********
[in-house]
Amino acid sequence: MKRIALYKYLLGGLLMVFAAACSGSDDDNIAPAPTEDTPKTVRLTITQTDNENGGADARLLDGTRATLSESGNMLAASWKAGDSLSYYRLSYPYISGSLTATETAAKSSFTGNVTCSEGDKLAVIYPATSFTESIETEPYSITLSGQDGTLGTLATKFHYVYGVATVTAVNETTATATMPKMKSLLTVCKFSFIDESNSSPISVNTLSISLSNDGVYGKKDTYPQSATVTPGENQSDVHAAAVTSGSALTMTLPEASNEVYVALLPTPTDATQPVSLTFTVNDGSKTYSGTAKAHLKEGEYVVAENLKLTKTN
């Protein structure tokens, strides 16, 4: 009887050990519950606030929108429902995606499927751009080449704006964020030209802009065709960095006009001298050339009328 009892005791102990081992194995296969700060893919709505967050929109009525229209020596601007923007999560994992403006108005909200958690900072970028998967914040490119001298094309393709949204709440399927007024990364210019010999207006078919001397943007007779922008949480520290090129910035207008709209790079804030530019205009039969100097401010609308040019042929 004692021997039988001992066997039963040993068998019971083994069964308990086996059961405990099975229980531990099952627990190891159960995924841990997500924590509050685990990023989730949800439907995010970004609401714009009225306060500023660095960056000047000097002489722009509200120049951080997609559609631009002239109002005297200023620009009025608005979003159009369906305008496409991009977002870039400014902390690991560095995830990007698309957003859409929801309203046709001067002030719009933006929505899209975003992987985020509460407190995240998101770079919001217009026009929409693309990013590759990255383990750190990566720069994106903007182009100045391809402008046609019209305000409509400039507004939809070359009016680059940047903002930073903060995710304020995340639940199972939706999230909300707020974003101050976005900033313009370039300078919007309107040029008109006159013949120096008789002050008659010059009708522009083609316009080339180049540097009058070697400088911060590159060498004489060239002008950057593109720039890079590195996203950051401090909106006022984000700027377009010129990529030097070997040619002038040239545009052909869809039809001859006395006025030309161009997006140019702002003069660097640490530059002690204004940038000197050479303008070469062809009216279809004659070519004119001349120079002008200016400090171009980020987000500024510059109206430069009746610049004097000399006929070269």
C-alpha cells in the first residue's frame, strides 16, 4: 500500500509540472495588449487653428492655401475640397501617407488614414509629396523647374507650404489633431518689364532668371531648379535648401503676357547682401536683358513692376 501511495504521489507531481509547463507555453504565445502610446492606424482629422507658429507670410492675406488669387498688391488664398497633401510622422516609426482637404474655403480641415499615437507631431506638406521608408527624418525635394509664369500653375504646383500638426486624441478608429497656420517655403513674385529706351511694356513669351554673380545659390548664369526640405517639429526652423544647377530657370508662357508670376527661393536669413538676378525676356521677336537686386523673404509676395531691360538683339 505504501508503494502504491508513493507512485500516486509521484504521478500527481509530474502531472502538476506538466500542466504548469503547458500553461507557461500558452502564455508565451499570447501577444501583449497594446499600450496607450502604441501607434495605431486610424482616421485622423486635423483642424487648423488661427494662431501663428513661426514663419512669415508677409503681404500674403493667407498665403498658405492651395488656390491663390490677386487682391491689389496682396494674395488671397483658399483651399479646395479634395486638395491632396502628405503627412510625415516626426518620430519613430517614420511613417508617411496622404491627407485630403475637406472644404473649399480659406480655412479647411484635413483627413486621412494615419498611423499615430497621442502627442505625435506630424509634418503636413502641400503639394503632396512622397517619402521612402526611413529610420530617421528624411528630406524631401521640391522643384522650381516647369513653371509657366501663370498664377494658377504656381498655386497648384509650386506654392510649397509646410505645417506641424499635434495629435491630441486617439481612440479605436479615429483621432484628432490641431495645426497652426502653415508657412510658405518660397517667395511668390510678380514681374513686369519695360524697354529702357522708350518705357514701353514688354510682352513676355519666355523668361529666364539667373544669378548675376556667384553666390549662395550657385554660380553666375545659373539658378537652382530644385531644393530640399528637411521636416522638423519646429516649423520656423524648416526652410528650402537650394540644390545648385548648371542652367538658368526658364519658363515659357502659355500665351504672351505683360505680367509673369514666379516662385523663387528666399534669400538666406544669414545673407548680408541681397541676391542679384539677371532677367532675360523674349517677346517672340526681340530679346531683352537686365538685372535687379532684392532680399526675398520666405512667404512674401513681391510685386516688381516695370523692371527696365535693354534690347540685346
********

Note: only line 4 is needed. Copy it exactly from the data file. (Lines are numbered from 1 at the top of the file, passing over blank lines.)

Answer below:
C-alpha cells in the first residue's frame, strides 16, 4: 500500500509540472495588449487653428492655401475640397501617407488614414509629396523647374507650404489633431518689364532668371531648379535648401503676357547682401536683358513692376 501511495504521489507531481509547463507555453504565445502610446492606424482629422507658429507670410492675406488669387498688391488664398497633401510622422516609426482637404474655403480641415499615437507631431506638406521608408527624418525635394509664369500653375504646383500638426486624441478608429497656420517655403513674385529706351511694356513669351554673380545659390548664369526640405517639429526652423544647377530657370508662357508670376527661393536669413538676378525676356521677336537686386523673404509676395531691360538683339 505504501508503494502504491508513493507512485500516486509521484504521478500527481509530474502531472502538476506538466500542466504548469503547458500553461507557461500558452502564455508565451499570447501577444501583449497594446499600450496607450502604441501607434495605431486610424482616421485622423486635423483642424487648423488661427494662431501663428513661426514663419512669415508677409503681404500674403493667407498665403498658405492651395488656390491663390490677386487682391491689389496682396494674395488671397483658399483651399479646395479634395486638395491632396502628405503627412510625415516626426518620430519613430517614420511613417508617411496622404491627407485630403475637406472644404473649399480659406480655412479647411484635413483627413486621412494615419498611423499615430497621442502627442505625435506630424509634418503636413502641400503639394503632396512622397517619402521612402526611413529610420530617421528624411528630406524631401521640391522643384522650381516647369513653371509657366501663370498664377494658377504656381498655386497648384509650386506654392510649397509646410505645417506641424499635434495629435491630441486617439481612440479605436479615429483621432484628432490641431495645426497652426502653415508657412510658405518660397517667395511668390510678380514681374513686369519695360524697354529702357522708350518705357514701353514688354510682352513676355519666355523668361529666364539667373544669378548675376556667384553666390549662395550657385554660380553666375545659373539658378537652382530644385531644393530640399528637411521636416522638423519646429516649423520656423524648416526652410528650402537650394540644390545648385548648371542652367538658368526658364519658363515659357502659355500665351504672351505683360505680367509673369514666379516662385523663387528666399534669400538666406544669414545673407548680408541681397541676391542679384539677371532677367532675360523674349517677346517672340526681340530679346531683352537686365538685372535687379532684392532680399526675398520666405512667404512674401513681391510685386516688381516695370523692371527696365535693354534690347540685346